Clinical clerkships that lasted for a term of six weeks in rural areas were used for instruction of undergraduate students in family medicine at the University of Washington School of Medicine. Once the objectives for such clerkships had been determined, teaching contracts between the University and rural practitioners were made whereby these practitioners assumed full responsibility for teaching the clerks. Although some problems, such as how to avoid "overstudy" of clerkship participants while documenting results, remain unsolved, it was found that the practitioner, in his realistic clinical setting, can make unique contributions to the education of both medical students and residents.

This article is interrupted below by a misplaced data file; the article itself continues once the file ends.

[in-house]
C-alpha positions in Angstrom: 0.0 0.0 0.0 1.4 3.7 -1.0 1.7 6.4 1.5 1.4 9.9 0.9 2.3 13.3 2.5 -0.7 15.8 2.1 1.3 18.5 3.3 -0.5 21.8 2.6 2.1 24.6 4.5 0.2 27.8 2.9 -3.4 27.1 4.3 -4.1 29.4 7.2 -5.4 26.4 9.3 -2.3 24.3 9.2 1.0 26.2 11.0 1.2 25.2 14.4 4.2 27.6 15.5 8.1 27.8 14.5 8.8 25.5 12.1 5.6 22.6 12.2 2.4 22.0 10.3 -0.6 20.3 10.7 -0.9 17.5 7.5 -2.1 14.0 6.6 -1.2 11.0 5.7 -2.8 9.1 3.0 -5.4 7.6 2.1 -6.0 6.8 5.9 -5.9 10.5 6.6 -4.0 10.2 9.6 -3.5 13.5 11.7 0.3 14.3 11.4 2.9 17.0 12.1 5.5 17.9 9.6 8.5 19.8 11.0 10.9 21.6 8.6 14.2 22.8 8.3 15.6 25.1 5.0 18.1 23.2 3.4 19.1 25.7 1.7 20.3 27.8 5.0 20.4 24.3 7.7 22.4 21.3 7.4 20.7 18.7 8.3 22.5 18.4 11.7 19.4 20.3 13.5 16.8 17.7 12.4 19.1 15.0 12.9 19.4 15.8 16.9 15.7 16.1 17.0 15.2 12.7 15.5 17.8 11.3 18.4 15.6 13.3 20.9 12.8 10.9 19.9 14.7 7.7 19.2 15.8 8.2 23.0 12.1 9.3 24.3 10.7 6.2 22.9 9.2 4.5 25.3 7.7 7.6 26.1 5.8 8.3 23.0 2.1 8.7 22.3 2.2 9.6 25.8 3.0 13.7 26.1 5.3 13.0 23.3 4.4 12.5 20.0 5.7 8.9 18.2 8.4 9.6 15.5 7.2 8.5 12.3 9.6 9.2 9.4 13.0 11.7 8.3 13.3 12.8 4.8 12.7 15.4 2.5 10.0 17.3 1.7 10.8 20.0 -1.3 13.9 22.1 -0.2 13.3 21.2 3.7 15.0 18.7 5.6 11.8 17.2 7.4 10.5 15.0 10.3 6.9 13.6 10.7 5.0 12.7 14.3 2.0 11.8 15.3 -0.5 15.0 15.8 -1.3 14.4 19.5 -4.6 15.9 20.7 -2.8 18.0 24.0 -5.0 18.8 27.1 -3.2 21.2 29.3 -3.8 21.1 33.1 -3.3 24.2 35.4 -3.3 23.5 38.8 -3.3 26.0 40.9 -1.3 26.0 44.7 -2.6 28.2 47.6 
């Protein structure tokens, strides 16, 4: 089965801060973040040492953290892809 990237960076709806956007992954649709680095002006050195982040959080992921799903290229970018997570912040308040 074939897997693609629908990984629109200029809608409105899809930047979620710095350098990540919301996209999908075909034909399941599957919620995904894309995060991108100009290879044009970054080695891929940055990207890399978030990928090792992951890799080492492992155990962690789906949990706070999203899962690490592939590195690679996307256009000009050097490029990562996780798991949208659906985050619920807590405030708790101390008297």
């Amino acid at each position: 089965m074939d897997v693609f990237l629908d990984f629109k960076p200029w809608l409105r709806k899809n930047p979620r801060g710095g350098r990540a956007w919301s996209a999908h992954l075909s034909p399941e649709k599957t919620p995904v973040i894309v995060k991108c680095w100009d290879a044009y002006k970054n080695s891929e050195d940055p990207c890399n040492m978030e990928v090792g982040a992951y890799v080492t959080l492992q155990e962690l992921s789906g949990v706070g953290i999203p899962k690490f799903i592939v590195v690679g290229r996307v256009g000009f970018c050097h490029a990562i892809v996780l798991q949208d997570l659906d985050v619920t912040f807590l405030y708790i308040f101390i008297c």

(JAMA 228:1408-1410, 1974)
Phillips TJ, Swanson AG. Teaching Family Medicine in Rural Clinical Clerkships: A WAMI Progress Report. JAMA. 1974;228(11):1408–1410. doi:10.1001/jama.1974.03230360038022
Customize your JAMA Network experience by selecting one or more topics from the list below.
Create a personal account or sign in to: